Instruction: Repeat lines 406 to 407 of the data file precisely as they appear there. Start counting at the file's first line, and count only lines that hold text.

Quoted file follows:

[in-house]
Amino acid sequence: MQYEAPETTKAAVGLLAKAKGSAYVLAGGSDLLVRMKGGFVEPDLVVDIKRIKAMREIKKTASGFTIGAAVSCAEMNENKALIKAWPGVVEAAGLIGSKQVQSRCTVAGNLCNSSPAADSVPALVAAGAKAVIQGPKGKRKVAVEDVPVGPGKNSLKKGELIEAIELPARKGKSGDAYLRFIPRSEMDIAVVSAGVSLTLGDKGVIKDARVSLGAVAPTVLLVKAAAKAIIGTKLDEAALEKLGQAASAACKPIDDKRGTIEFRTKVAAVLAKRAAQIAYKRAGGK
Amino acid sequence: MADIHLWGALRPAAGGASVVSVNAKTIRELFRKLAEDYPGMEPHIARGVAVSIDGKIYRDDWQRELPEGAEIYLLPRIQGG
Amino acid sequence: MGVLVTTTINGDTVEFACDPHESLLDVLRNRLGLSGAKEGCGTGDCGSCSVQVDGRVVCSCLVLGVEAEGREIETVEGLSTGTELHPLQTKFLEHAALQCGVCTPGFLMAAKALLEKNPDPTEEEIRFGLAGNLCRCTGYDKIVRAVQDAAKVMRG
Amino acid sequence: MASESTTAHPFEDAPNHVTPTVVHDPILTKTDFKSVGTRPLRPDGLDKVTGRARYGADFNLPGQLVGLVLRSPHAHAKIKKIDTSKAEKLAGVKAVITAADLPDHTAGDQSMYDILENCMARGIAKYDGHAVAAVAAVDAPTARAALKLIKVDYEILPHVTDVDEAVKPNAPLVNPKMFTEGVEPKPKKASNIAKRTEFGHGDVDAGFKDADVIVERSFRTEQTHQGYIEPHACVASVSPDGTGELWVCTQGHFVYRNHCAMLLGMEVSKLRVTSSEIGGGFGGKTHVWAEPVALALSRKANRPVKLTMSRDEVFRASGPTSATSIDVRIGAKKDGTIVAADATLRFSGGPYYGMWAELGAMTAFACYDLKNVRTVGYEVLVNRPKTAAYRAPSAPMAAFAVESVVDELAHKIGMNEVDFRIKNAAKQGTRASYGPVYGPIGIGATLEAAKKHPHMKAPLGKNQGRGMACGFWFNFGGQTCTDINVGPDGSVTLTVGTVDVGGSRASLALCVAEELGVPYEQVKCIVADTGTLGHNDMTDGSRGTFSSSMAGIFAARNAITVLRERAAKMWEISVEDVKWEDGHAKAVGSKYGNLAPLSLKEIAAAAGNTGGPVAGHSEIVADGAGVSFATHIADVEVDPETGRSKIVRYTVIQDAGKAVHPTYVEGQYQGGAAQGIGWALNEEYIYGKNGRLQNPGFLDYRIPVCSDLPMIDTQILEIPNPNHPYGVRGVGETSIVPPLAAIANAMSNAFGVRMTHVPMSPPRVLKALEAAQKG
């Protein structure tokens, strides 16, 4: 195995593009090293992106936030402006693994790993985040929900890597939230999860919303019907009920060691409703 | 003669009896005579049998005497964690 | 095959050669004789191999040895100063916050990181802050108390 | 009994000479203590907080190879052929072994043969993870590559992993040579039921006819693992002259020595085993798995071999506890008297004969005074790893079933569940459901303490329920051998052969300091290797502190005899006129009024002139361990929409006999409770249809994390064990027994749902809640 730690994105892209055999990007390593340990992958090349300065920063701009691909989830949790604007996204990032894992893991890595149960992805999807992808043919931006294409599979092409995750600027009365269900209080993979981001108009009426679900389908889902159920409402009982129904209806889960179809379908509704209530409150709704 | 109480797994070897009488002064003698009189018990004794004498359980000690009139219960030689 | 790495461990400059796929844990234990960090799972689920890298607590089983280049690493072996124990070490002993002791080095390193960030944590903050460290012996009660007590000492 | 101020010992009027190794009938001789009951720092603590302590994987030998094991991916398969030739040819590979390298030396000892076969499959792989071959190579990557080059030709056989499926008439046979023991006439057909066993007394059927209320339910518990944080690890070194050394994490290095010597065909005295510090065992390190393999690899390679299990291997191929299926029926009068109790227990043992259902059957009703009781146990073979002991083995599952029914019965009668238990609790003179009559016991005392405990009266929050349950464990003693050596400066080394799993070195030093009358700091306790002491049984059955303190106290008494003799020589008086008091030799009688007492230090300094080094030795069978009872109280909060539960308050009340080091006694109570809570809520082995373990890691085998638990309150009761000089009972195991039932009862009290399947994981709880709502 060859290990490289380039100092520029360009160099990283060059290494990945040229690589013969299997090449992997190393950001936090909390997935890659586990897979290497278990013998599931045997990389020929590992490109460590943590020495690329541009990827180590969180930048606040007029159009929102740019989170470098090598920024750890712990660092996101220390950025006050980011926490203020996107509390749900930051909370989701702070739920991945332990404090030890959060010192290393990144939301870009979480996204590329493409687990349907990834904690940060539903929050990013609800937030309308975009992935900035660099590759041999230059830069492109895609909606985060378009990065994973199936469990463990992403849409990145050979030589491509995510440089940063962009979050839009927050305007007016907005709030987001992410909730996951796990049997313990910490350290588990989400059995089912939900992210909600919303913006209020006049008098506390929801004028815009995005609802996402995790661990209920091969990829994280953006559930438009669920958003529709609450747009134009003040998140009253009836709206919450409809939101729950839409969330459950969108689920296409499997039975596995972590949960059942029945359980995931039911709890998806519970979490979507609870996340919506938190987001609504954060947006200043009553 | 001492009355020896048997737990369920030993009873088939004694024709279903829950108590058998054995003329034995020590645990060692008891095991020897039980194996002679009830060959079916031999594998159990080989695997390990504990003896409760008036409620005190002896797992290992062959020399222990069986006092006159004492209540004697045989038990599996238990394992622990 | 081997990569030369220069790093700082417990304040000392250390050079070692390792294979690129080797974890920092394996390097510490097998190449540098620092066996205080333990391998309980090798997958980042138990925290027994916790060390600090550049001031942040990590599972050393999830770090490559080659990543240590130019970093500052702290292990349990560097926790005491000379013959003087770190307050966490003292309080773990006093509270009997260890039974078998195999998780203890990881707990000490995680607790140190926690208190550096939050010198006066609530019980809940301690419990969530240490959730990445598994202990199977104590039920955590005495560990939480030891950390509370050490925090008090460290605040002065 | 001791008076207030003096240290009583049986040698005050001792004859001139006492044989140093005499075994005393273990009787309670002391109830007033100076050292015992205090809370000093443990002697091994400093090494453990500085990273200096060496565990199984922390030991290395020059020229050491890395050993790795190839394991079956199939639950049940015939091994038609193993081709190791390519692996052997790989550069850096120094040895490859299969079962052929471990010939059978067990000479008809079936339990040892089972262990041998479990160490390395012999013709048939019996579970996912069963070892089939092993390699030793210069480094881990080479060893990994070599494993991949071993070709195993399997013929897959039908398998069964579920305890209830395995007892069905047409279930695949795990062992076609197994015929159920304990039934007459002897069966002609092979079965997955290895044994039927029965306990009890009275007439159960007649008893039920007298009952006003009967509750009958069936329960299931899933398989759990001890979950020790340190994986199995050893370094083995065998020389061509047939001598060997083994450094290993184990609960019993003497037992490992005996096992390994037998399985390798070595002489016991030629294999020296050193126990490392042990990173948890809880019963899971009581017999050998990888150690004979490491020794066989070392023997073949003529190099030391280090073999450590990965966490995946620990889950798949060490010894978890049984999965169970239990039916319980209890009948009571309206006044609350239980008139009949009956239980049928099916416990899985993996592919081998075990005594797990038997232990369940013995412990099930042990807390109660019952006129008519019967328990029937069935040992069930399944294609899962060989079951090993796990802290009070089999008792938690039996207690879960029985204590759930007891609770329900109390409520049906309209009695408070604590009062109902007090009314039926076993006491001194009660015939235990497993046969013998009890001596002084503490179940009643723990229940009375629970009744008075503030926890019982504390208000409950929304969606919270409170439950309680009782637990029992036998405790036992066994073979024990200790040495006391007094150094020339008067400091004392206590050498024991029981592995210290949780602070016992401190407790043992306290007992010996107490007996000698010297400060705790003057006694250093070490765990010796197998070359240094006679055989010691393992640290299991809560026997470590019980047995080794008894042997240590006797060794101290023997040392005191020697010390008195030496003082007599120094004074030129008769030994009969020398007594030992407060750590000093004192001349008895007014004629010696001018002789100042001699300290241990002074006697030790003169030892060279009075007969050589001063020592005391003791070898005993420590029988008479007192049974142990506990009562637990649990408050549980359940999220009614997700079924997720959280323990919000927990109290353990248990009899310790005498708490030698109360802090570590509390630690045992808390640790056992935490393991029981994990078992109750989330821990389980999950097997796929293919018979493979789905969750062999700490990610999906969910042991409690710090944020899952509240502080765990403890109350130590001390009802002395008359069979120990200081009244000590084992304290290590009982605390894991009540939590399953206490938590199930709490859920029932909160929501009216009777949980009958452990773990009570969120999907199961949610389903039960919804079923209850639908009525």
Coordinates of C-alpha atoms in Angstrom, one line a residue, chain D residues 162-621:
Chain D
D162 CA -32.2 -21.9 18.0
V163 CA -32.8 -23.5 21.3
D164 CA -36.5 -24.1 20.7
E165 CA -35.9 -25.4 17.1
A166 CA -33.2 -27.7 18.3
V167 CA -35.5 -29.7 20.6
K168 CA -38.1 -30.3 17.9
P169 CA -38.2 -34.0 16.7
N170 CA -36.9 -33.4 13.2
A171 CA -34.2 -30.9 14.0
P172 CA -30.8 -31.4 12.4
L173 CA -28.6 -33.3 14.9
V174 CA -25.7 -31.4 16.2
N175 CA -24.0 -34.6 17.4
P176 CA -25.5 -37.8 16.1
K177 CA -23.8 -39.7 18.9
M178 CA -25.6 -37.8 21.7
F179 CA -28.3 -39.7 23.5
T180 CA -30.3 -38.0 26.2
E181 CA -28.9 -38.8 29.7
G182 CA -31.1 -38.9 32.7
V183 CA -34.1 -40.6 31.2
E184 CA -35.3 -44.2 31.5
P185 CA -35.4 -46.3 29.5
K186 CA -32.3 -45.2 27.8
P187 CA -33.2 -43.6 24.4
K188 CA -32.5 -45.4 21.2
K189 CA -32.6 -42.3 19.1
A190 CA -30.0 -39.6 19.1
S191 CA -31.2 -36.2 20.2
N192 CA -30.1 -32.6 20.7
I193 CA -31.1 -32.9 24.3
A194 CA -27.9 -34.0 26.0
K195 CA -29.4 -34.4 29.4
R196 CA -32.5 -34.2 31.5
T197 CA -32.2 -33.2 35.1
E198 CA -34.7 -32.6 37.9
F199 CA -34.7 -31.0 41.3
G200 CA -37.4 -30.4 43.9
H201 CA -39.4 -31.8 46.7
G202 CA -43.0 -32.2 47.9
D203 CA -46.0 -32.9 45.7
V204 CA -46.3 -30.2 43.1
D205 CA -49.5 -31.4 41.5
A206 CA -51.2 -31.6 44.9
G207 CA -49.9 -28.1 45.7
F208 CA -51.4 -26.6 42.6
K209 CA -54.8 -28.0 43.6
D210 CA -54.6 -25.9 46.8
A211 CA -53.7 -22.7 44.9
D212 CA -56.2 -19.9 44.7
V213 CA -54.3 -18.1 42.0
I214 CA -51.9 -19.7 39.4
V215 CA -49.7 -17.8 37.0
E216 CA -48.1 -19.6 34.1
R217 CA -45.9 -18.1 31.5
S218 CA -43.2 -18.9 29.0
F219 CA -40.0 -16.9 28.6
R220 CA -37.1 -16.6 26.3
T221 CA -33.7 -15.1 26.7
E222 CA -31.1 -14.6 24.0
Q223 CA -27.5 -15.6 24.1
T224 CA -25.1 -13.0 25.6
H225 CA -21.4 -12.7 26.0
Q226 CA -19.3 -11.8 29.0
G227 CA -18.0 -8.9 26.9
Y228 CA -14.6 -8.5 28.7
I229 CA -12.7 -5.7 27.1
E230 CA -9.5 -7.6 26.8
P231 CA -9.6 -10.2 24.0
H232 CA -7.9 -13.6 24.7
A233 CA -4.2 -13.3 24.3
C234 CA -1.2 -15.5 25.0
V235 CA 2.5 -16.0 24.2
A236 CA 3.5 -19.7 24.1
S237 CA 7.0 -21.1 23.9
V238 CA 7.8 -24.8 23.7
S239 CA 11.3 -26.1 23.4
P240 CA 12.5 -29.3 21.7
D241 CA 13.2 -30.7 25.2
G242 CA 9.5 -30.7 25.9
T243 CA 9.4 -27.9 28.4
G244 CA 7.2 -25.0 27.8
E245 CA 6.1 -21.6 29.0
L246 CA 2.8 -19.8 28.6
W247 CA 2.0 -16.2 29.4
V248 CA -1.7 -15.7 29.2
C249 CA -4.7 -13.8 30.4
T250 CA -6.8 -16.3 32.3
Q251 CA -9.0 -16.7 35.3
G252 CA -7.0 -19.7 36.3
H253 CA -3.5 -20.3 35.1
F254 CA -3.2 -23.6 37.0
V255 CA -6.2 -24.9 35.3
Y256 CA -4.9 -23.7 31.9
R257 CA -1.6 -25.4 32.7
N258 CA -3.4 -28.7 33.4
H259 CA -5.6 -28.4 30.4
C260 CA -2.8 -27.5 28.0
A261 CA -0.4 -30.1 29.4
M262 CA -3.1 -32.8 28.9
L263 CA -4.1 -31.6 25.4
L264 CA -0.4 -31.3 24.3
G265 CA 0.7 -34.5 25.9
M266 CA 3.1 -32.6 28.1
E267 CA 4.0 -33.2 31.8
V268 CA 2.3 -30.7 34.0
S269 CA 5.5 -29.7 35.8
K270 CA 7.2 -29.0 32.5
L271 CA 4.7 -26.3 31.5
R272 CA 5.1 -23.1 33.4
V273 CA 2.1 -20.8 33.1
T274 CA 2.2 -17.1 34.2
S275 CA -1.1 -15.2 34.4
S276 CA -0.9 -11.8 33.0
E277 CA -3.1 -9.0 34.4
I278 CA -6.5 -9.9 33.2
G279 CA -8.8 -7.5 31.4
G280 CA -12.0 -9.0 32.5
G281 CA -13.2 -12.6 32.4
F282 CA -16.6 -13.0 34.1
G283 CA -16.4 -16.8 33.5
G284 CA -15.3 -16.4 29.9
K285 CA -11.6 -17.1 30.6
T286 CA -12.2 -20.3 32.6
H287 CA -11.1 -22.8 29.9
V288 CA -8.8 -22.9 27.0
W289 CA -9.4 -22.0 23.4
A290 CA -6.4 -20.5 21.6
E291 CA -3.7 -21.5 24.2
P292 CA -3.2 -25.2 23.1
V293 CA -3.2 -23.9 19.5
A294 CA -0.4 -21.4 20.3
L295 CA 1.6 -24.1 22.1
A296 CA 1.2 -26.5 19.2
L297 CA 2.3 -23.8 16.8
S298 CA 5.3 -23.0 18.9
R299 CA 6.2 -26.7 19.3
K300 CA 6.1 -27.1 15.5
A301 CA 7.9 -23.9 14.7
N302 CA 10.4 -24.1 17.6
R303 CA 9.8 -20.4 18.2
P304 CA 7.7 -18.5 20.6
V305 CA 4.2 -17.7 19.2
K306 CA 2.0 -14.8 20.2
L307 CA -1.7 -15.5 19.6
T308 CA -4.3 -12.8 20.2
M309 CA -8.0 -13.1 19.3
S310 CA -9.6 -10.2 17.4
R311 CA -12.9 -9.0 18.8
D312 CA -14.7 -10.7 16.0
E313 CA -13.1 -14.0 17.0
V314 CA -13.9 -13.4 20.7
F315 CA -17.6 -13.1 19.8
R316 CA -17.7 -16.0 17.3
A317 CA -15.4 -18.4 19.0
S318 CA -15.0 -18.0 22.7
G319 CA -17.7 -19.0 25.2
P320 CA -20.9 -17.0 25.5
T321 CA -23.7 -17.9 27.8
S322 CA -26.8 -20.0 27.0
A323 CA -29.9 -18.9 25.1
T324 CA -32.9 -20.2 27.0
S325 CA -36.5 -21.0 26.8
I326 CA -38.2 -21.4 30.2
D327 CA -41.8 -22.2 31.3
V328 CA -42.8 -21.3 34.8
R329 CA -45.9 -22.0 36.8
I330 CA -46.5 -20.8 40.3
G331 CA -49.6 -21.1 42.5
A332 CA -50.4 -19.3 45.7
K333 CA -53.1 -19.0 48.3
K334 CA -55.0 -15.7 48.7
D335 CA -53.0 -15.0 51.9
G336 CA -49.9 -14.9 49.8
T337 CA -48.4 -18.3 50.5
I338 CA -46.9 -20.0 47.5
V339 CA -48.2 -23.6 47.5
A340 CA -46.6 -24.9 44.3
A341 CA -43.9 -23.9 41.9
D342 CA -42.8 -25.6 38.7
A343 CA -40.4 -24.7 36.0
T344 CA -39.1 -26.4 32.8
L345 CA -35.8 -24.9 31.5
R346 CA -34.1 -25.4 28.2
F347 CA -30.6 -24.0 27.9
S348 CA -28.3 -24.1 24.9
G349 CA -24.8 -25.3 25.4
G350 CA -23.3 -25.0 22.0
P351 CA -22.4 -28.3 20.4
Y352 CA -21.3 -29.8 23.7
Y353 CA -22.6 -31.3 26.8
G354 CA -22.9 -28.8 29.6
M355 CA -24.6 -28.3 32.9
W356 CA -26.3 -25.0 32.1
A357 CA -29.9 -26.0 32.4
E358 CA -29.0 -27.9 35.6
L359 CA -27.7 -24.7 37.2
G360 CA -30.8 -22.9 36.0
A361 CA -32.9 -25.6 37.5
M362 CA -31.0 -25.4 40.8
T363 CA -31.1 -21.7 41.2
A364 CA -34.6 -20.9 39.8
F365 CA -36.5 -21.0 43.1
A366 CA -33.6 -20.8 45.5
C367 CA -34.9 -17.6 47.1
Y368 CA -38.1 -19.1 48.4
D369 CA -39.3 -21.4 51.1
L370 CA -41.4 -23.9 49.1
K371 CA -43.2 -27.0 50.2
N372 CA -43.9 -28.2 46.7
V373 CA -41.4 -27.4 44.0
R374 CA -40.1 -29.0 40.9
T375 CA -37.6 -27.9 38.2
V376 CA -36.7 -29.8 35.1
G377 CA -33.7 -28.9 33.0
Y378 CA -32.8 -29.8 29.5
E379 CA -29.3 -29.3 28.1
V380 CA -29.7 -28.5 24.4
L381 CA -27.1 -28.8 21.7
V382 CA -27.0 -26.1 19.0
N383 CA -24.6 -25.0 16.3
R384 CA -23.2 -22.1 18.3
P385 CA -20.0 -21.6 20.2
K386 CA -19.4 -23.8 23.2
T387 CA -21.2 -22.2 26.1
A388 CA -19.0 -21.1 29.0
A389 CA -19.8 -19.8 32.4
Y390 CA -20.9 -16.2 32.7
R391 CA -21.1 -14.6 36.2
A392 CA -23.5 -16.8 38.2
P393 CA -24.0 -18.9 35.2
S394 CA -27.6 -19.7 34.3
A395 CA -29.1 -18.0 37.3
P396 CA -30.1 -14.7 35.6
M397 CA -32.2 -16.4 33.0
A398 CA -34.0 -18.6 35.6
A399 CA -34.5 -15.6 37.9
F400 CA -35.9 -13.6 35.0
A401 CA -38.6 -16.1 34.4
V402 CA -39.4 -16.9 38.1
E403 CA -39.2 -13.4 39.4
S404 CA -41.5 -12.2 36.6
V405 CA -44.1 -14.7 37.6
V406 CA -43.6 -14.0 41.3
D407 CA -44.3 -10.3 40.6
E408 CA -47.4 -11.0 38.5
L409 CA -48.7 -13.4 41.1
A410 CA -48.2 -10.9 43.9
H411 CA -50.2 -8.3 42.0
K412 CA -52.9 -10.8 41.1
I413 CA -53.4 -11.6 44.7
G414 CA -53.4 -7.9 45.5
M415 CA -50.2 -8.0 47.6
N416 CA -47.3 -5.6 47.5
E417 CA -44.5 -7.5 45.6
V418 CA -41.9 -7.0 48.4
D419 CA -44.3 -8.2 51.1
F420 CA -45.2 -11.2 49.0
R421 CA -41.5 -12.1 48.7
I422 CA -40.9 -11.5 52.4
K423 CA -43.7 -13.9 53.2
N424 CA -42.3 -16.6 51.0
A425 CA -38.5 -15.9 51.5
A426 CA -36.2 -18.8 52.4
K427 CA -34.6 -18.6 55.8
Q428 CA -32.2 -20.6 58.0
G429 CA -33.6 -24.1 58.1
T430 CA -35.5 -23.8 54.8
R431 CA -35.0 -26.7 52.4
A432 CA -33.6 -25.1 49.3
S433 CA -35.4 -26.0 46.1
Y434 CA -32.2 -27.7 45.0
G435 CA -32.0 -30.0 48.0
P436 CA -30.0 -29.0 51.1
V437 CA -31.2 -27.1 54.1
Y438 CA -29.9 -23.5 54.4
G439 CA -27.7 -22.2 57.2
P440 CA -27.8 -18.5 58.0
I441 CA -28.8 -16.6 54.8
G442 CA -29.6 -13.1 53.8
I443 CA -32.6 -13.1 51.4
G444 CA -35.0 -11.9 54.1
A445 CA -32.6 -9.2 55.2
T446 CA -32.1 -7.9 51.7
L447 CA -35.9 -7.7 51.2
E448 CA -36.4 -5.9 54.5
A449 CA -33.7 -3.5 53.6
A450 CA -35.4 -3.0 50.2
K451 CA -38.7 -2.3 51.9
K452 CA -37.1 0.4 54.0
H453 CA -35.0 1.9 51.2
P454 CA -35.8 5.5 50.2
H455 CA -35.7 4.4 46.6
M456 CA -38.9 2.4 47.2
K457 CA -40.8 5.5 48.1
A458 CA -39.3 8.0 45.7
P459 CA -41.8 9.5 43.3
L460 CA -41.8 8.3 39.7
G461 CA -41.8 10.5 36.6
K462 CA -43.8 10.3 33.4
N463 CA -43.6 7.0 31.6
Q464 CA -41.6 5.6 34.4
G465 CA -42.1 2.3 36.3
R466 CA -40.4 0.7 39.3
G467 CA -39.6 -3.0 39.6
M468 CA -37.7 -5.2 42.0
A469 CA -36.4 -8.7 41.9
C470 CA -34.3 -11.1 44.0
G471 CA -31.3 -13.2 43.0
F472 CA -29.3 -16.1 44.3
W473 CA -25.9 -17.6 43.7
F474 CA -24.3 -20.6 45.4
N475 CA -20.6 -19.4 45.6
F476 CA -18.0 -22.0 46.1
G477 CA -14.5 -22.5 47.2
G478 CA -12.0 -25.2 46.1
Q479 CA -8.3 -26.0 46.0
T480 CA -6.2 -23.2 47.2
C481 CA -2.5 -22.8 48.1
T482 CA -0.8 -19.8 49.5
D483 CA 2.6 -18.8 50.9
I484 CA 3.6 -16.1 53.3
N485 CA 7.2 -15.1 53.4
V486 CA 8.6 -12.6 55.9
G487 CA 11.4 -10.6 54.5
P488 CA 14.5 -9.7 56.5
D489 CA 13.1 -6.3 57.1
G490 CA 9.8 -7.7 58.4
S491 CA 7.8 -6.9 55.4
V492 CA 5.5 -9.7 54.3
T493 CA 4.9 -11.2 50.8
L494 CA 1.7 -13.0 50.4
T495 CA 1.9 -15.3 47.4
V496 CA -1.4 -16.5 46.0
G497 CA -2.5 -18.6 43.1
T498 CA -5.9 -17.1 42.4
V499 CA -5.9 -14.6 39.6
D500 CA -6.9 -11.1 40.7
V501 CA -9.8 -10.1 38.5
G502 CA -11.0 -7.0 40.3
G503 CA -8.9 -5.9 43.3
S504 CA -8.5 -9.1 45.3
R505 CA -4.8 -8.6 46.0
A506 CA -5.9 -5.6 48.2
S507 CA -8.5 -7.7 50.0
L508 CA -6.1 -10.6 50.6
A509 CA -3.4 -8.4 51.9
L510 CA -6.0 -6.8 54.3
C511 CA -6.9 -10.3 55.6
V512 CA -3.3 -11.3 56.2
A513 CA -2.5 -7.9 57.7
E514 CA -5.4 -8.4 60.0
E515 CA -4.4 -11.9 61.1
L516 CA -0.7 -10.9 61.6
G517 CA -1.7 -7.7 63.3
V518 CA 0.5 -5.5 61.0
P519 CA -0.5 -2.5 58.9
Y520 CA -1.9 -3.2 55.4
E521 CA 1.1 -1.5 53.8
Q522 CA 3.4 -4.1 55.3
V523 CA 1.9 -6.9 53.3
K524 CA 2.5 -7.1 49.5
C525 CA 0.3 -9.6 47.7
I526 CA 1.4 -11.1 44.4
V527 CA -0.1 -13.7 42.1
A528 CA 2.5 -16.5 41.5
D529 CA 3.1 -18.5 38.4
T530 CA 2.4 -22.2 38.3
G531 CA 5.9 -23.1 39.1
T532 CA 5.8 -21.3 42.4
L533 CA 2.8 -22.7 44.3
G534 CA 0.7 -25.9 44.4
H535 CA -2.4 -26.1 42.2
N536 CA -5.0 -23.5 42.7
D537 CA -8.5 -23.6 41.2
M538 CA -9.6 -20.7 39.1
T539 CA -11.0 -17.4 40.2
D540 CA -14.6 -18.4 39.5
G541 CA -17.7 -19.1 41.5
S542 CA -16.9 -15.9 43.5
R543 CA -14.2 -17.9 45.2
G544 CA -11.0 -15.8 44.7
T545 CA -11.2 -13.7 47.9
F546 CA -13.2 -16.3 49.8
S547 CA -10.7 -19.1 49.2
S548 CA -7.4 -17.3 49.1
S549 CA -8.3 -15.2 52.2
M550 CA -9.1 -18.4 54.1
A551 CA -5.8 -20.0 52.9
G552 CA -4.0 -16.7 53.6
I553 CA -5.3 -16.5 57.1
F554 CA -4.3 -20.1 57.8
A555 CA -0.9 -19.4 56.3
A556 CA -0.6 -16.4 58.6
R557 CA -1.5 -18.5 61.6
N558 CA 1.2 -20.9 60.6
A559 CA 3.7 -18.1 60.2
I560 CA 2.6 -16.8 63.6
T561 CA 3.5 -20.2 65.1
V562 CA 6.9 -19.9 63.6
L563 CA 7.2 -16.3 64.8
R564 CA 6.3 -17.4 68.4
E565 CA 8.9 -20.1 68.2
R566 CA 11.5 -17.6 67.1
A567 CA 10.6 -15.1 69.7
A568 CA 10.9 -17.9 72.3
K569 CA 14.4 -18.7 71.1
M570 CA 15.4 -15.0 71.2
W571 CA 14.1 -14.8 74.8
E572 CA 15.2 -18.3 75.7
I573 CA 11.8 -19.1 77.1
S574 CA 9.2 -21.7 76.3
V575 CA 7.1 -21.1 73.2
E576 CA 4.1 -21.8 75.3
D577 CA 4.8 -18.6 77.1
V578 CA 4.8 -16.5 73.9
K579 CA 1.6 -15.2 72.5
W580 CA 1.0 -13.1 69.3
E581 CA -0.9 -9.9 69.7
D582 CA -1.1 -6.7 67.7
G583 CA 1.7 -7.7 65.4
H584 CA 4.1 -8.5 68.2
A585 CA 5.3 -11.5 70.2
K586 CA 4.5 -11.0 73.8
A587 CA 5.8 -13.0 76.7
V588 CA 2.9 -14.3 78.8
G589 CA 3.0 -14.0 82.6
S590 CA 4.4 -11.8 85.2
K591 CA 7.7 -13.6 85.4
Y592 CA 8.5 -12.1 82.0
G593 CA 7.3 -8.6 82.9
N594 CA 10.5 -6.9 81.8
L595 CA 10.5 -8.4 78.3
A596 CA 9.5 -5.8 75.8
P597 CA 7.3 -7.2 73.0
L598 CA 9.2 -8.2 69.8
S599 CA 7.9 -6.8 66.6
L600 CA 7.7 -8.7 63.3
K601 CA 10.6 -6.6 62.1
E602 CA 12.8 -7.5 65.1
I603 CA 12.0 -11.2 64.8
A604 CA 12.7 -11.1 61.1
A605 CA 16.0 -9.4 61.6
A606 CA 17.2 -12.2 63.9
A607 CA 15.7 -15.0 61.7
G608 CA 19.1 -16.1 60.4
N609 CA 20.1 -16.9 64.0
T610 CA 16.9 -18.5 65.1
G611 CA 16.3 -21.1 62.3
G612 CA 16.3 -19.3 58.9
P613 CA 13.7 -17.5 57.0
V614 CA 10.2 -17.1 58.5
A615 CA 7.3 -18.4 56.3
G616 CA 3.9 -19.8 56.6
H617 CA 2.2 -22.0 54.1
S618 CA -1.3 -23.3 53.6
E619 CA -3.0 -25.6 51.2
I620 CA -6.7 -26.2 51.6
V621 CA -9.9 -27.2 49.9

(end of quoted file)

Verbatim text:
A559 CA 3.7 -18.1 60.2
I560 CA 2.6 -16.8 63.6